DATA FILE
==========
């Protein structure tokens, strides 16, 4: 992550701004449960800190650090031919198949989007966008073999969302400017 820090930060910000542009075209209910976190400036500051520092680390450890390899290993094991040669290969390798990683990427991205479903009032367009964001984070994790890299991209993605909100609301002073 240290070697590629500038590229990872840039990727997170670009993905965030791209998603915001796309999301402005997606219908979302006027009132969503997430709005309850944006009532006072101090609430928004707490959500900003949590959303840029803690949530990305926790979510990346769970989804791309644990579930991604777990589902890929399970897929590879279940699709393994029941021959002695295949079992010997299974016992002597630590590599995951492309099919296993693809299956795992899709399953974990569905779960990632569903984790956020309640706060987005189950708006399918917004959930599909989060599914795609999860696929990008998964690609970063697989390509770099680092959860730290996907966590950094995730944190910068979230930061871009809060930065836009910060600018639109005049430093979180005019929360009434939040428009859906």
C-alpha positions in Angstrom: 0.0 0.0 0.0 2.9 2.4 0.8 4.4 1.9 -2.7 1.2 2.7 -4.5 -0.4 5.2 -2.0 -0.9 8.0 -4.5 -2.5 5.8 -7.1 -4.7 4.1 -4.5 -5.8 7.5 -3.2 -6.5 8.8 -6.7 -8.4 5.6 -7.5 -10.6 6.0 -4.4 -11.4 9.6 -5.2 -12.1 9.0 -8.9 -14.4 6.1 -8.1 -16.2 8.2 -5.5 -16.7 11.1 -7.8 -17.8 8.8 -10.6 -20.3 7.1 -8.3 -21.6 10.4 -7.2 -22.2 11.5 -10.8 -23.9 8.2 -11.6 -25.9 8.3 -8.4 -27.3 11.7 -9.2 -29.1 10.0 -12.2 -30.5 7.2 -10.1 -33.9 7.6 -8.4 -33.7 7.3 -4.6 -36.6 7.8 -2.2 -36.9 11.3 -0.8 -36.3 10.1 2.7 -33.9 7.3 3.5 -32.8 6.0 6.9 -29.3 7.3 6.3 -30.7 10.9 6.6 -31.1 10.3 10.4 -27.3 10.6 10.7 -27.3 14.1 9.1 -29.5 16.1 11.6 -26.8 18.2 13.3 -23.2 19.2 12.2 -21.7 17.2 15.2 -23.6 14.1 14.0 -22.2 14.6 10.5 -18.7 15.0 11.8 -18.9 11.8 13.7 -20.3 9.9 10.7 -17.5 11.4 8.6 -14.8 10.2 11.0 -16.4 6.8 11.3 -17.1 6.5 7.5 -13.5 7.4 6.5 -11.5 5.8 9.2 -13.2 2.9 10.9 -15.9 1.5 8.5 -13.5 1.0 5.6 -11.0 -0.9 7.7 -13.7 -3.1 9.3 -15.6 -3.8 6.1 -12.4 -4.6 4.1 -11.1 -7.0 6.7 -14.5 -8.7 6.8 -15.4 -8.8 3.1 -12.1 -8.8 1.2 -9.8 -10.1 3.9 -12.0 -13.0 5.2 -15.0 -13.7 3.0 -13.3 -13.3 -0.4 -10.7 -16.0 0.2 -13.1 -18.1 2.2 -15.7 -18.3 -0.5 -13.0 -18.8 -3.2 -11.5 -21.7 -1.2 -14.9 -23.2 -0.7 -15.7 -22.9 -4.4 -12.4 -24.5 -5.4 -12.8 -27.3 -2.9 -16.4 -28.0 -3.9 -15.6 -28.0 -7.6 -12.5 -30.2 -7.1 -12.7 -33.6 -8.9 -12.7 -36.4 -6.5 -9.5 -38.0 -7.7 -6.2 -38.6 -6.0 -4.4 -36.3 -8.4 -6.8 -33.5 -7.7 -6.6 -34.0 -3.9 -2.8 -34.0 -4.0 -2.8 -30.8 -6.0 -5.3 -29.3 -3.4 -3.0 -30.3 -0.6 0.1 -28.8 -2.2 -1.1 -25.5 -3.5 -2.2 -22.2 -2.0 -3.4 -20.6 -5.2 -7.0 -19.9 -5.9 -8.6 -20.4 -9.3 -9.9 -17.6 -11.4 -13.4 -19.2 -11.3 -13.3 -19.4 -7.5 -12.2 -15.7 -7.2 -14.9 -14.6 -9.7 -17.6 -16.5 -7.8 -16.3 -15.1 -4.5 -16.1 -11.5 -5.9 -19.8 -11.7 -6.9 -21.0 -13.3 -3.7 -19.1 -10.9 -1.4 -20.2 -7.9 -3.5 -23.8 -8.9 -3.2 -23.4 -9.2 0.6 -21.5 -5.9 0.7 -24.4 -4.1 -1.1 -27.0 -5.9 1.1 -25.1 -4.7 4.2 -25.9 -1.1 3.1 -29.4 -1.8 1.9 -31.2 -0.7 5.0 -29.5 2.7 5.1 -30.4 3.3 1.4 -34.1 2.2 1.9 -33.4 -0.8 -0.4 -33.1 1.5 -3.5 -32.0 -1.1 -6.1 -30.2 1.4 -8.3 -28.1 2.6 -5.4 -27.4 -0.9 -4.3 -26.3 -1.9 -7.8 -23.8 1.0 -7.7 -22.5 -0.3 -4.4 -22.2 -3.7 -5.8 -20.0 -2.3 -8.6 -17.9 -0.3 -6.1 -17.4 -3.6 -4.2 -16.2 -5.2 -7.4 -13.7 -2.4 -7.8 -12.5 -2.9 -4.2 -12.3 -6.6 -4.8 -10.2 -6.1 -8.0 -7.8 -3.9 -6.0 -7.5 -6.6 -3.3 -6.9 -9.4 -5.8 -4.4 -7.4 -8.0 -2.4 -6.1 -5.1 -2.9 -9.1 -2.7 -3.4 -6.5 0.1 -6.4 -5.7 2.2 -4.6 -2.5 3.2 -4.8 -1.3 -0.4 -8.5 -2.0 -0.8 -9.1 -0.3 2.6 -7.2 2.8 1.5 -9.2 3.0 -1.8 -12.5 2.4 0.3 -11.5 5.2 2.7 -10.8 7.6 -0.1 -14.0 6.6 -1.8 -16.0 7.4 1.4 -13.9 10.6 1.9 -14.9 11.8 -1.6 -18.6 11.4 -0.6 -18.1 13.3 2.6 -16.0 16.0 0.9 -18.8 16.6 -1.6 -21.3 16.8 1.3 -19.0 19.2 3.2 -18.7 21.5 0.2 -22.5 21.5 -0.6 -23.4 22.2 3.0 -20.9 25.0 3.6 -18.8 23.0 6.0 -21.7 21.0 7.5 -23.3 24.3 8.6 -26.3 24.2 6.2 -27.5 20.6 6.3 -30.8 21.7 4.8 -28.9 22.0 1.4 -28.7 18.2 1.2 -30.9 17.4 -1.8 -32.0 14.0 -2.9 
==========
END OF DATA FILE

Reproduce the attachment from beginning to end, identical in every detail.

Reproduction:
């Protein structure tokens, strides 16, 4: 992550701004449960800190650090031919198949989007966008073999969302400017 820090930060910000542009075209209910976190400036500051520092680390450890390899290993094991040669290969390798990683990427991205479903009032367009964001984070994790890299991209993605909100609301002073 240290070697590629500038590229990872840039990727997170670009993905965030791209998603915001796309999301402005997606219908979302006027009132969503997430709005309850944006009532006072101090609430928004707490959500900003949590959303840029803690949530990305926790979510990346769970989804791309644990579930991604777990589902890929399970897929590879279940699709393994029941021959002695295949079992010997299974016992002597630590590599995951492309099919296993693809299956795992899709399953974990569905779960990632569903984790956020309640706060987005189950708006399918917004959930599909989060599914795609999860696929990008998964690609970063697989390509770099680092959860730290996907966590950094995730944190910068979230930061871009809060930065836009910060600018639109005049430093979180005019929360009434939040428009859906």
C-alpha positions in Angstrom: 0.0 0.0 0.0 2.9 2.4 0.8 4.4 1.9 -2.7 1.2 2.7 -4.5 -0.4 5.2 -2.0 -0.9 8.0 -4.5 -2.5 5.8 -7.1 -4.7 4.1 -4.5 -5.8 7.5 -3.2 -6.5 8.8 -6.7 -8.4 5.6 -7.5 -10.6 6.0 -4.4 -11.4 9.6 -5.2 -12.1 9.0 -8.9 -14.4 6.1 -8.1 -16.2 8.2 -5.5 -16.7 11.1 -7.8 -17.8 8.8 -10.6 -20.3 7.1 -8.3 -21.6 10.4 -7.2 -22.2 11.5 -10.8 -23.9 8.2 -11.6 -25.9 8.3 -8.4 -27.3 11.7 -9.2 -29.1 10.0 -12.2 -30.5 7.2 -10.1 -33.9 7.6 -8.4 -33.7 7.3 -4.6 -36.6 7.8 -2.2 -36.9 11.3 -0.8 -36.3 10.1 2.7 -33.9 7.3 3.5 -32.8 6.0 6.9 -29.3 7.3 6.3 -30.7 10.9 6.6 -31.1 10.3 10.4 -27.3 10.6 10.7 -27.3 14.1 9.1 -29.5 16.1 11.6 -26.8 18.2 13.3 -23.2 19.2 12.2 -21.7 17.2 15.2 -23.6 14.1 14.0 -22.2 14.6 10.5 -18.7 15.0 11.8 -18.9 11.8 13.7 -20.3 9.9 10.7 -17.5 11.4 8.6 -14.8 10.2 11.0 -16.4 6.8 11.3 -17.1 6.5 7.5 -13.5 7.4 6.5 -11.5 5.8 9.2 -13.2 2.9 10.9 -15.9 1.5 8.5 -13.5 1.0 5.6 -11.0 -0.9 7.7 -13.7 -3.1 9.3 -15.6 -3.8 6.1 -12.4 -4.6 4.1 -11.1 -7.0 6.7 -14.5 -8.7 6.8 -15.4 -8.8 3.1 -12.1 -8.8 1.2 -9.8 -10.1 3.9 -12.0 -13.0 5.2 -15.0 -13.7 3.0 -13.3 -13.3 -0.4 -10.7 -16.0 0.2 -13.1 -18.1 2.2 -15.7 -18.3 -0.5 -13.0 -18.8 -3.2 -11.5 -21.7 -1.2 -14.9 -23.2 -0.7 -15.7 -22.9 -4.4 -12.4 -24.5 -5.4 -12.8 -27.3 -2.9 -16.4 -28.0 -3.9 -15.6 -28.0 -7.6 -12.5 -30.2 -7.1 -12.7 -33.6 -8.9 -12.7 -36.4 -6.5 -9.5 -38.0 -7.7 -6.2 -38.6 -6.0 -4.4 -36.3 -8.4 -6.8 -33.5 -7.7 -6.6 -34.0 -3.9 -2.8 -34.0 -4.0 -2.8 -30.8 -6.0 -5.3 -29.3 -3.4 -3.0 -30.3 -0.6 0.1 -28.8 -2.2 -1.1 -25.5 -3.5 -2.2 -22.2 -2.0 -3.4 -20.6 -5.2 -7.0 -19.9 -5.9 -8.6 -20.4 -9.3 -9.9 -17.6 -11.4 -13.4 -19.2 -11.3 -13.3 -19.4 -7.5 -12.2 -15.7 -7.2 -14.9 -14.6 -9.7 -17.6 -16.5 -7.8 -16.3 -15.1 -4.5 -16.1 -11.5 -5.9 -19.8 -11.7 -6.9 -21.0 -13.3 -3.7 -19.1 -10.9 -1.4 -20.2 -7.9 -3.5 -23.8 -8.9 -3.2 -23.4 -9.2 0.6 -21.5 -5.9 0.7 -24.4 -4.1 -1.1 -27.0 -5.9 1.1 -25.1 -4.7 4.2 -25.9 -1.1 3.1 -29.4 -1.8 1.9 -31.2 -0.7 5.0 -29.5 2.7 5.1 -30.4 3.3 1.4 -34.1 2.2 1.9 -33.4 -0.8 -0.4 -33.1 1.5 -3.5 -32.0 -1.1 -6.1 -30.2 1.4 -8.3 -28.1 2.6 -5.4 -27.4 -0.9 -4.3 -26.3 -1.9 -7.8 -23.8 1.0 -7.7 -22.5 -0.3 -4.4 -22.2 -3.7 -5.8 -20.0 -2.3 -8.6 -17.9 -0.3 -6.1 -17.4 -3.6 -4.2 -16.2 -5.2 -7.4 -13.7 -2.4 -7.8 -12.5 -2.9 -4.2 -12.3 -6.6 -4.8 -10.2 -6.1 -8.0 -7.8 -3.9 -6.0 -7.5 -6.6 -3.3 -6.9 -9.4 -5.8 -4.4 -7.4 -8.0 -2.4 -6.1 -5.1 -2.9 -9.1 -2.7 -3.4 -6.5 0.1 -6.4 -5.7 2.2 -4.6 -2.5 3.2 -4.8 -1.3 -0.4 -8.5 -2.0 -0.8 -9.1 -0.3 2.6 -7.2 2.8 1.5 -9.2 3.0 -1.8 -12.5 2.4 0.3 -11.5 5.2 2.7 -10.8 7.6 -0.1 -14.0 6.6 -1.8 -16.0 7.4 1.4 -13.9 10.6 1.9 -14.9 11.8 -1.6 -18.6 11.4 -0.6 -18.1 13.3 2.6 -16.0 16.0 0.9 -18.8 16.6 -1.6 -21.3 16.8 1.3 -19.0 19.2 3.2 -18.7 21.5 0.2 -22.5 21.5 -0.6 -23.4 22.2 3.0 -20.9 25.0 3.6 -18.8 23.0 6.0 -21.7 21.0 7.5 -23.3 24.3 8.6 -26.3 24.2 6.2 -27.5 20.6 6.3 -30.8 21.7 4.8 -28.9 22.0 1.4 -28.7 18.2 1.2 -30.9 17.4 -1.8 -32.0 14.0 -2.9 